Topeka The Kansas House voted down a proposal Tuesday to repeal a 2013 law that gives school districts the option of allowing teachers to carry concealed firearms.
And while it is believed that none of the state's 286 school districts have taken advantage of that law, primarily because of liability insurance issues, Tuesday's vote came just a few hours after a House committee heard testimony on a bill aimed at addressing those insurance issues.
Rep. Brett Parker, D-Overland Park, who is also a teacher in the Olathe school district, offered the proposal as an amendment onto a bill that represents the Republican House leadership's package of school safety improvements.
"As an educator, I think this (2013 law) makes it less likely, should this policy be implemented by school districts, that teachers will come to Kansas and remain in Kansas," he said. "I’ve heard from several who have talked about leaving the profession should their district adopt this policy."
The 2013 law was just one part of a bill that expanded the right of individuals to carry concealed firearms and mandating that concealed weapons be allowed in virtually all public buildings, including college and university campuses, unless those buildings provide adequate security to prevent anyone from carrying in a gun.
A spokesman at the Kansas Association of School Boards, however, said KASB is not aware of any district that has implemented such a policy. Officials at the Kansas State Department of Education also said they were not aware of any.
Shortly after the law passed in 2013, EMC Insurance Companies, one of the largest providers of insurance to school districts in Kansas, issued a statement saying "EMC has concluded that concealed handguns on school premises pose a heightened liability risk."
"Because of this increased risk, we have chosen not to insure schools that allow employees to carry concealed handguns," the statement said.
Opponents of Parker's amendment, however, said local school boards should still have the option of deciding that issue for themselves.
"Do you believe that local elected officials don't have the wherewithal to make these types of decisions for their local communities?" Rep. Blake Carpenter, R-Derby, asked Parker during debate on the amendment.
"I believe that this is an issue that has to do with the branding of the state of Kansas, the appeal of Kansas as a place to bring your children and go to school, and a place to come and be an educator, and for that reason I think this is a decision we are qualified to make at the state level," Parker replied.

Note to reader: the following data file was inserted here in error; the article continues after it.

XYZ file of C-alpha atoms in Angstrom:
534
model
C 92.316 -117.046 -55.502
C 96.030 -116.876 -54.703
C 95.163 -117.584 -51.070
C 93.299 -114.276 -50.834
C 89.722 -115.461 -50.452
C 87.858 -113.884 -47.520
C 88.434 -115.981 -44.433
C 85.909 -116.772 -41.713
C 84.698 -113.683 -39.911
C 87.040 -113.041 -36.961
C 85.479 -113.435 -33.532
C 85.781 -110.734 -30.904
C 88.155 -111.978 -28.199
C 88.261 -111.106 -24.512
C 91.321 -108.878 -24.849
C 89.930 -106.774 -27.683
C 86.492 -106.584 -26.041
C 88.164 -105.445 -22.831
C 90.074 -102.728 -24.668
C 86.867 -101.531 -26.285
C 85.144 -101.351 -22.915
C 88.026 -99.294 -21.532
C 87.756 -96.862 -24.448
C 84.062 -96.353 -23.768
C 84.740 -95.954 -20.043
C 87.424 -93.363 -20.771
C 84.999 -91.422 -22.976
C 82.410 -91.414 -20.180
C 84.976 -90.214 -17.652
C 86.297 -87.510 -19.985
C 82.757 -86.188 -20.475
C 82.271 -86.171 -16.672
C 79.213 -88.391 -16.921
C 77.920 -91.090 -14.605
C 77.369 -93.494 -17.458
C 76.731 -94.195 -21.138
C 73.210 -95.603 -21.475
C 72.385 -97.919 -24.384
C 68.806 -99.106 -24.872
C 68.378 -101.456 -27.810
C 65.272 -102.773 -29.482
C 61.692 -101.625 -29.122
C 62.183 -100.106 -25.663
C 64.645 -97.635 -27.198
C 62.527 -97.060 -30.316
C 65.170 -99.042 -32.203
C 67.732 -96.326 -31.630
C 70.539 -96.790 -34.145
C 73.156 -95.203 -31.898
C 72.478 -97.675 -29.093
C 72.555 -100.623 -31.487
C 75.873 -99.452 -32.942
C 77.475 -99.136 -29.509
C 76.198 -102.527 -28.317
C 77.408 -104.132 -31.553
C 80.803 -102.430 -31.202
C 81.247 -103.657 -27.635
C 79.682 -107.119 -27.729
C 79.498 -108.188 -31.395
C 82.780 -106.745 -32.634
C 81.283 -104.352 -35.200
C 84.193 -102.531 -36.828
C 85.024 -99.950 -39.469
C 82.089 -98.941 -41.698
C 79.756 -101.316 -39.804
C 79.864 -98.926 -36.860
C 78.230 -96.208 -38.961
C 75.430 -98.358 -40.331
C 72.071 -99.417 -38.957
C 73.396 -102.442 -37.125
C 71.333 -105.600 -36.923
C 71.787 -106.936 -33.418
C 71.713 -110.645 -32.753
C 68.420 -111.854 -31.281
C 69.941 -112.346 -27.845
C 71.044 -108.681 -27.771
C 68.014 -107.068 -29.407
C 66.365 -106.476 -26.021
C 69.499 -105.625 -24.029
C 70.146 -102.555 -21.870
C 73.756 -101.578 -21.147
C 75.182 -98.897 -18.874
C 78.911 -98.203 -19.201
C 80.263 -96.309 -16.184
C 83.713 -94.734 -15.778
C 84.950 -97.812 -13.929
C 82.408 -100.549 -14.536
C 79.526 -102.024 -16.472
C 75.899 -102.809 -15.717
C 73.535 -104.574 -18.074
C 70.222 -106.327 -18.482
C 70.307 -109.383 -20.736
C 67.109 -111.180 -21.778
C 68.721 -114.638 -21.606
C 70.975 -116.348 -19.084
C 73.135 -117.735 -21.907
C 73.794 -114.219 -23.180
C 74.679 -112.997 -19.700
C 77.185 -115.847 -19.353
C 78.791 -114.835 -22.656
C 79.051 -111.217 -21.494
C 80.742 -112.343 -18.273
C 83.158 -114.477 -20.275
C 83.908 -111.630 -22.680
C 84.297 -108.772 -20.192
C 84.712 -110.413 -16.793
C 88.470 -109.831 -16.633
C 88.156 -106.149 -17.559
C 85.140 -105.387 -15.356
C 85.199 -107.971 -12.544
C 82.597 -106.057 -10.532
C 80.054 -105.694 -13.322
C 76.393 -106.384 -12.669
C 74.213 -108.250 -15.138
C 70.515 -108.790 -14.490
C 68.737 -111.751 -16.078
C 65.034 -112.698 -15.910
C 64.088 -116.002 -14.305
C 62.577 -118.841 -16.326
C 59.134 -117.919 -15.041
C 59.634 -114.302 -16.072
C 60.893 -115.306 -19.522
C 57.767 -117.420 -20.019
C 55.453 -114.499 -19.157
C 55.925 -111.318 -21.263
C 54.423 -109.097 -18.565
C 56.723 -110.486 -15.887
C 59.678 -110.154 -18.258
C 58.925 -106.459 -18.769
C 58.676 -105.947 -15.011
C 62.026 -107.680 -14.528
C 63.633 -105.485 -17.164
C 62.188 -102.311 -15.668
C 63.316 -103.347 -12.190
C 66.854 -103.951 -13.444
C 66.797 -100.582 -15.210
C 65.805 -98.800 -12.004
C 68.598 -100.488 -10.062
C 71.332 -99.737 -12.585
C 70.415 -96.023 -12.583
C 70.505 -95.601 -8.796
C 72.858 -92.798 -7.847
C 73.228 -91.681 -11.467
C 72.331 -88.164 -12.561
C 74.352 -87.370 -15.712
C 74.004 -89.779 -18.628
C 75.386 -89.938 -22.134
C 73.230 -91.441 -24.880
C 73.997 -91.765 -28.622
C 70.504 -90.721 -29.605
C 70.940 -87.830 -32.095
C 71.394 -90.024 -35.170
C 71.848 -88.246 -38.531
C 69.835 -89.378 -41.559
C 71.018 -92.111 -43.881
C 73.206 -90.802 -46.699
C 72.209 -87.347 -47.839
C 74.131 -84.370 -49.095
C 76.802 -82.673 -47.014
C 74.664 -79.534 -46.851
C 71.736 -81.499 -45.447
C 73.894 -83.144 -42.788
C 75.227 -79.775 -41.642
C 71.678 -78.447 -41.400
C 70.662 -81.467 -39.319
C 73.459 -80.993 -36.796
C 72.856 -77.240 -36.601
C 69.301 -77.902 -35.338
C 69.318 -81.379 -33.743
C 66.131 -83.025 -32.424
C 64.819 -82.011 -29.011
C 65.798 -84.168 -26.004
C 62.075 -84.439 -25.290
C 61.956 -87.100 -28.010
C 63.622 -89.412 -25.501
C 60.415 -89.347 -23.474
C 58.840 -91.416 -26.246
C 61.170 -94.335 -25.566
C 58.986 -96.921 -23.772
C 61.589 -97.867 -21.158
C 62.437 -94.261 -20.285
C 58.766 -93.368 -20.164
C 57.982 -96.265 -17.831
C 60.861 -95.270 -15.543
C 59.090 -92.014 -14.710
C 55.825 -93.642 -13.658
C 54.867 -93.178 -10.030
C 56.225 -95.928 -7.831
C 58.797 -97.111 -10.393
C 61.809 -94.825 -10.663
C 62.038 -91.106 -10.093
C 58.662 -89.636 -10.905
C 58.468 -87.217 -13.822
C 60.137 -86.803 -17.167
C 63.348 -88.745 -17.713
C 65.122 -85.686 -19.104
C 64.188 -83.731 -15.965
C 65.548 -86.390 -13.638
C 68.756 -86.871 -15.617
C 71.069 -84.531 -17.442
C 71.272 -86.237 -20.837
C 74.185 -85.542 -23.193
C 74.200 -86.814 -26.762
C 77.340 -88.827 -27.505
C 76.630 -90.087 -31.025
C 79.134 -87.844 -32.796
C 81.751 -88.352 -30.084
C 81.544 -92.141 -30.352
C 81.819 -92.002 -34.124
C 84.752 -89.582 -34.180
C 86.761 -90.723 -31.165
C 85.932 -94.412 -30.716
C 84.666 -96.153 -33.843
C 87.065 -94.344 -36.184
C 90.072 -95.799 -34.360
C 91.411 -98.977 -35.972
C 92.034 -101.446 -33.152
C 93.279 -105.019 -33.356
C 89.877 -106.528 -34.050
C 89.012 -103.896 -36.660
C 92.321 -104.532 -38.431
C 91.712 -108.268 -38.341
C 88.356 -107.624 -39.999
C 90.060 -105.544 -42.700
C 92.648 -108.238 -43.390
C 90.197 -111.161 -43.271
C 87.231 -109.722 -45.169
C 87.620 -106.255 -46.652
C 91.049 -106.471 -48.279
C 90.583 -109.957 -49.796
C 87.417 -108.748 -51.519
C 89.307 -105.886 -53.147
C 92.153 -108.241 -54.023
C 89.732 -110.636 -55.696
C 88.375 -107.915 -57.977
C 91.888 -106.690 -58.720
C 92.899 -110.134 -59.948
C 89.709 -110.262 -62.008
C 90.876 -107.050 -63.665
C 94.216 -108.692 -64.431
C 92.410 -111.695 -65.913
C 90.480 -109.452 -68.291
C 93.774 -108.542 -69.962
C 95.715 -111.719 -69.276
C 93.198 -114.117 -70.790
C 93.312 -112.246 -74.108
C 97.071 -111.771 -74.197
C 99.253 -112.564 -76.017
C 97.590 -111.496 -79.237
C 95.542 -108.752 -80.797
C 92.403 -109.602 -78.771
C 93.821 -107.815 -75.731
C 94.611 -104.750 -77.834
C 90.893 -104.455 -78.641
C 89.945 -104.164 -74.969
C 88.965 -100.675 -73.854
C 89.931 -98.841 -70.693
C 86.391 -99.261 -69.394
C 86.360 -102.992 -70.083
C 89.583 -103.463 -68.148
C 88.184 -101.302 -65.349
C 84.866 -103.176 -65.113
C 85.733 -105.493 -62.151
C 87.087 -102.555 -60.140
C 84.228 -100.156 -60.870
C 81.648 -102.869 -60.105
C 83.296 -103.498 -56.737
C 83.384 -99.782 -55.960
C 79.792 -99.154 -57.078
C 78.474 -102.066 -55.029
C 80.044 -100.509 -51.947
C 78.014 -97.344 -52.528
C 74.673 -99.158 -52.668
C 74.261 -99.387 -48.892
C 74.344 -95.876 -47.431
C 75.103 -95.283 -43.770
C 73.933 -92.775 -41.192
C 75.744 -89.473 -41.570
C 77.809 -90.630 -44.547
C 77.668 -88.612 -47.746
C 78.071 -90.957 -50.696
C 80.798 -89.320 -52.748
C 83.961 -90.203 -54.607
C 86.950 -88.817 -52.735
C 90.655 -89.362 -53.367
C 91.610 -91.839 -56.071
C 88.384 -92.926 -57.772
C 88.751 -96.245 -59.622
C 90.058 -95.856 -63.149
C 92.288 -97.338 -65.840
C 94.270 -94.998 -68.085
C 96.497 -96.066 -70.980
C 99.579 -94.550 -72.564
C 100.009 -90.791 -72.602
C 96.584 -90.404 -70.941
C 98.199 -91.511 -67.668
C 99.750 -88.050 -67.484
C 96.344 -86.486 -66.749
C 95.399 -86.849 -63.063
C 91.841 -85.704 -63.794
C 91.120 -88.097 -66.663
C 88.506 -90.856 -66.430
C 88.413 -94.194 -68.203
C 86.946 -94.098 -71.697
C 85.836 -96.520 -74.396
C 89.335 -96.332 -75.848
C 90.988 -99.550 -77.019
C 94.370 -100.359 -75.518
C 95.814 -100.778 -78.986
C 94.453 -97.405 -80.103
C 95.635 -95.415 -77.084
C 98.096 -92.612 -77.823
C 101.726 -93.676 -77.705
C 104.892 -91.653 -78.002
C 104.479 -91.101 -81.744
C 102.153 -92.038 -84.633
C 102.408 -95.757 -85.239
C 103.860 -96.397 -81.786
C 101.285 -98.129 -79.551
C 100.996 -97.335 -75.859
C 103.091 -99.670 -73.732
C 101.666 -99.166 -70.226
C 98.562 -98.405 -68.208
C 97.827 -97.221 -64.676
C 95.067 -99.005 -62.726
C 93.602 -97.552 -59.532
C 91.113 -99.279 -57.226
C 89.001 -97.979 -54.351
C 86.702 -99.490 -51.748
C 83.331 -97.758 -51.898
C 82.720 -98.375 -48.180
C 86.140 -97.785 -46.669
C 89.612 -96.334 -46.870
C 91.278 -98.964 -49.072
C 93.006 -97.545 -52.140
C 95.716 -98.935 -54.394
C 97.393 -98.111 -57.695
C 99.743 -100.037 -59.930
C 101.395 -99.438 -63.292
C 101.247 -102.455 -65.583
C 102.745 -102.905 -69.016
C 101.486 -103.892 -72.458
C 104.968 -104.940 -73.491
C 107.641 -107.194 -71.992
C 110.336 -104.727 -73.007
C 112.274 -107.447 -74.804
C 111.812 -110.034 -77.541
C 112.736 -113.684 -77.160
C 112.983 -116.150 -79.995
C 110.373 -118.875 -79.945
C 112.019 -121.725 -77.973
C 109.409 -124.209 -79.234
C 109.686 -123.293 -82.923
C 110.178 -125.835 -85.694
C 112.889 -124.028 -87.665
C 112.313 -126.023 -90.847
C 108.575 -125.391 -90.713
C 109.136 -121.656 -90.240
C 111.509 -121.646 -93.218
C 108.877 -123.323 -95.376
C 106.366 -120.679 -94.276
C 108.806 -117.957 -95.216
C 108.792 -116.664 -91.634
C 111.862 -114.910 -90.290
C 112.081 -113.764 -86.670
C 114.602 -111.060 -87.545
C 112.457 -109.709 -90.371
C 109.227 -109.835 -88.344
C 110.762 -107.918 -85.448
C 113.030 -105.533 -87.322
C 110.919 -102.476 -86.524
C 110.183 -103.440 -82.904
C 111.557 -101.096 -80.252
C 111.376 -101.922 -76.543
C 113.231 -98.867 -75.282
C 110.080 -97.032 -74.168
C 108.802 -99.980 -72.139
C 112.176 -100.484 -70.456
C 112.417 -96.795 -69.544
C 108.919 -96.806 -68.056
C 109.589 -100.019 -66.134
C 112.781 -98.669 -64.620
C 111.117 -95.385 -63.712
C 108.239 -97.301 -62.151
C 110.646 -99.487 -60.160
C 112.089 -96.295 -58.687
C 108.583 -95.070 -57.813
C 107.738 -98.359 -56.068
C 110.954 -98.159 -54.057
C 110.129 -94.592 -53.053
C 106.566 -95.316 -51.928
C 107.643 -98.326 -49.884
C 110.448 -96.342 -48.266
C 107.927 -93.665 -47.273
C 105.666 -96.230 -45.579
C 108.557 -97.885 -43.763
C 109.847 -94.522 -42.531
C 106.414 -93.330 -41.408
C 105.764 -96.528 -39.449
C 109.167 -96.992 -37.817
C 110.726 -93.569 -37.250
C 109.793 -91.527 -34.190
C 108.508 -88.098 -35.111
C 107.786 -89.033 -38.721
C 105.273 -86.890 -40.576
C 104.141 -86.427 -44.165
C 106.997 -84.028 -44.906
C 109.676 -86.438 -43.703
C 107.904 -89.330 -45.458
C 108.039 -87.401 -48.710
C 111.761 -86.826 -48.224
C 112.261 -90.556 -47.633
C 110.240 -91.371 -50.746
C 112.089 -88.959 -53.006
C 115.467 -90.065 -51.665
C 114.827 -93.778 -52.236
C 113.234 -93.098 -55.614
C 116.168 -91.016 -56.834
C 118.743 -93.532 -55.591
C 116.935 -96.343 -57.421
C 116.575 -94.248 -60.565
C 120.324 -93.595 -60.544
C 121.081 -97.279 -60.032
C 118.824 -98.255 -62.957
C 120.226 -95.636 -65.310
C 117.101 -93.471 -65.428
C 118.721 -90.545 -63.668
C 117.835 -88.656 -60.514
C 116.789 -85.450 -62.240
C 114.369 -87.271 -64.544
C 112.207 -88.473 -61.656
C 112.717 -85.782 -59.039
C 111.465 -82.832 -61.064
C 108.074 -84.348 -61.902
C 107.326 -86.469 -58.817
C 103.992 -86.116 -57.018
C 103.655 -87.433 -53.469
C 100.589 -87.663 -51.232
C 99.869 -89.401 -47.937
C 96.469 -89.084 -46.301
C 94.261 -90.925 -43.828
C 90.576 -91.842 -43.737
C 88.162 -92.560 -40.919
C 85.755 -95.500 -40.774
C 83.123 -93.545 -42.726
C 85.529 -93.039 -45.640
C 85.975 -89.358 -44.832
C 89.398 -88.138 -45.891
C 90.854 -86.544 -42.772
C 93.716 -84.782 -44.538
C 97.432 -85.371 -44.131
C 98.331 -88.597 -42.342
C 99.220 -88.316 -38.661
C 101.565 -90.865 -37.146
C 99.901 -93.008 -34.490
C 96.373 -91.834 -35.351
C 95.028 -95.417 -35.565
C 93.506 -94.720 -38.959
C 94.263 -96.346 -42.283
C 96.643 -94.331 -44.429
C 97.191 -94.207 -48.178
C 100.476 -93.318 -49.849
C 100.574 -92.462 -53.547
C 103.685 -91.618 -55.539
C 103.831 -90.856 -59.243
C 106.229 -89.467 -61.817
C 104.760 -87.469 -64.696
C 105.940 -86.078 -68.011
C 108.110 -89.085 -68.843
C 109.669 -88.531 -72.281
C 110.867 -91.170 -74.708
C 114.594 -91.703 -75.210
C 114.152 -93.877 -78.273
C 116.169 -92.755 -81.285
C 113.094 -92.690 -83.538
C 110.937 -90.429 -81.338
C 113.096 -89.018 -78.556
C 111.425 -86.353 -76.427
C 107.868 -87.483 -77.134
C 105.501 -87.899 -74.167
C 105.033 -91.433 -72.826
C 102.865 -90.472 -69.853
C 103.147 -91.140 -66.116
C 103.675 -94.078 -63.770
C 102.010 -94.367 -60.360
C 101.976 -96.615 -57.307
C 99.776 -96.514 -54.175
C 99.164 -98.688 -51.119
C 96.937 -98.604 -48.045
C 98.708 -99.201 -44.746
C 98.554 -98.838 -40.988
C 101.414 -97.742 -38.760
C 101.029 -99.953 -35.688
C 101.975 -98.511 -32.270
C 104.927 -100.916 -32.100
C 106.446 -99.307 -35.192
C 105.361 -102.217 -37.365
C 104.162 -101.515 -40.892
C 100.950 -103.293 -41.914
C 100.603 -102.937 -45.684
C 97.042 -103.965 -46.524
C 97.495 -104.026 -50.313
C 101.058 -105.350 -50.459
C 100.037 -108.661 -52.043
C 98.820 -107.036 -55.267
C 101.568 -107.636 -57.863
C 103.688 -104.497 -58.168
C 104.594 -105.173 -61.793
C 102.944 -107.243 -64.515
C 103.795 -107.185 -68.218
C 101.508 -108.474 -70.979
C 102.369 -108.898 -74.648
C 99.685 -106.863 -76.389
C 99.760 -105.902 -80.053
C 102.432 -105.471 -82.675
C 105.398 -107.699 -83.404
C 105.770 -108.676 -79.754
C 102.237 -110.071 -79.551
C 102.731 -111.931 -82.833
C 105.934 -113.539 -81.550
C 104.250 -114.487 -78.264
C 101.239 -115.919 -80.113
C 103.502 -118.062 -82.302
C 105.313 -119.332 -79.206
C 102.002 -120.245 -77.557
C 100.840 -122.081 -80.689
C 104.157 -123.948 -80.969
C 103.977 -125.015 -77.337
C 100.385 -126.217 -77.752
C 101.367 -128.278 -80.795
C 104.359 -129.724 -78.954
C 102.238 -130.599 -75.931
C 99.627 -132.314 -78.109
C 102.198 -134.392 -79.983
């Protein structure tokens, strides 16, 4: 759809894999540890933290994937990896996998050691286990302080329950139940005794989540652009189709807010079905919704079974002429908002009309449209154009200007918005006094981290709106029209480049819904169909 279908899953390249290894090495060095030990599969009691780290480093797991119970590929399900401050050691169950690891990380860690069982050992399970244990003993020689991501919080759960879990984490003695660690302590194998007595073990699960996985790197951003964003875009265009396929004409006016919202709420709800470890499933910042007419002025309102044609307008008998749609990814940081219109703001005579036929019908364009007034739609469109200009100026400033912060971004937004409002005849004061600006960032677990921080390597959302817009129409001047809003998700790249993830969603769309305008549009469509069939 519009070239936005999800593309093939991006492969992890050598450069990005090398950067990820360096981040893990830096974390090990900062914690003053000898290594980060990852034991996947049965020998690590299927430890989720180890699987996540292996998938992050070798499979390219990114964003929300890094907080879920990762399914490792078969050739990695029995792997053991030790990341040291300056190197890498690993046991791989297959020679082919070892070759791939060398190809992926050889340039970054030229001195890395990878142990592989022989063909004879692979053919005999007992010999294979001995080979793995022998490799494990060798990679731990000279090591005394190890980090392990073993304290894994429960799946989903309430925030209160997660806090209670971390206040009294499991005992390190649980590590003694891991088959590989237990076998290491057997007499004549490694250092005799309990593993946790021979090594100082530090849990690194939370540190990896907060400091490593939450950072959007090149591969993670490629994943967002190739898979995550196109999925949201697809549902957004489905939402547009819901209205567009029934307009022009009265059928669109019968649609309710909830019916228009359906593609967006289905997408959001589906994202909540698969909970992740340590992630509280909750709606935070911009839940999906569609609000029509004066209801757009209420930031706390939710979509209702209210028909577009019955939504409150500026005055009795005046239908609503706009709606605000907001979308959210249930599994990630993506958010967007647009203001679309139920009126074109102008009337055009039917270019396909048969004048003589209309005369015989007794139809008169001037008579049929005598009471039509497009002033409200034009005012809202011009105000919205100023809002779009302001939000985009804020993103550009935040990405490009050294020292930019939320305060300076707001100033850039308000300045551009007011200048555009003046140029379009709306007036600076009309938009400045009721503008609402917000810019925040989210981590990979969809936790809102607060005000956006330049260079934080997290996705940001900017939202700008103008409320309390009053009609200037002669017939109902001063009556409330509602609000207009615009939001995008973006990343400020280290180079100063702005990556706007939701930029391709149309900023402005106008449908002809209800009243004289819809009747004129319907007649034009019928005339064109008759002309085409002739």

Parker's amendment failed, 44-79, in a vote that may have signaled the strength of the pro-gun rights coalition in the House.
Lowering insurance costs
Earlier in the day, the House Insurance Committee heard overwhelming public opposition to the idea of allowing teachers to carry firearms in their classrooms.
House Bill 2789 is aimed at lowering the cost of insuring districts that choose to let their employees carry concealed firearms by prohibiting insurance companies from refusing to provide that coverage to districts that choose to do so, and from charging unfair and discriminatory premiums for those districts.
Carpenter, a principal author of that bill, said it's intended to help small, rural districts that can't afford to hire school resource officers, or SROs, to maintain security in their buildings.
"The individuals who come from large metropolitan areas can afford to have an SRO, versus some of the other members in the committee that come from rural communities, and they cannot afford to have an SRO on staff, and law enforcement help could be anywhere from 15 to 20 minutes away," he told the Insurance Committee. "And that could be a serious and grave danger to the population inside the school."
Only a handful of people testified in favor of the bill, including Sen. Ty Masterson, R-Andover, the other author of the bill; a lobbyist for the Kansas State Rifle Association; and a math teacher in the Wichita school district, Joseph Clay, who is also an Iraq War veteran.
"I take it personally when the safety and sanctity of our schools are threatened, and I will not stand idly by and watch my four children attend school each day knowing that I have done nothing to ensure their safe return home," Clay said.
But many more people were lined up to testify against the bill, including teachers, school administrators and parents, many of whom had taken part in the "March for Our Lives" demonstrations on Saturday. And approximately 200 additional people submitted written testimony, according to committee records.
One group that did not get to testify, however, were students from Lawrence High School who had taken the morning off to come to Topeka to show their opposition to the bill.
"I’m a little bit frustrated and disappointed since this is an issue that directly affects students," Chisato Kimura, a Lawrence High School senior, said after the hearing. "I think students should have been given an opportunity to speak. I heard no one who was a student of a Kansas public school speak or be given an opportunity to speak."
"I also was planning on testifying today but I didn’t get a chance to," sophomore Samantha Turner said. "I am extremely frustrated that we didn’t get a chance to see the perspective of students today."
The committee did not take action on the bill Tuesday. Committee Chairman Jene Vickrey, R-Louisburg, did not announce when he plans to bring it up for a committee vote.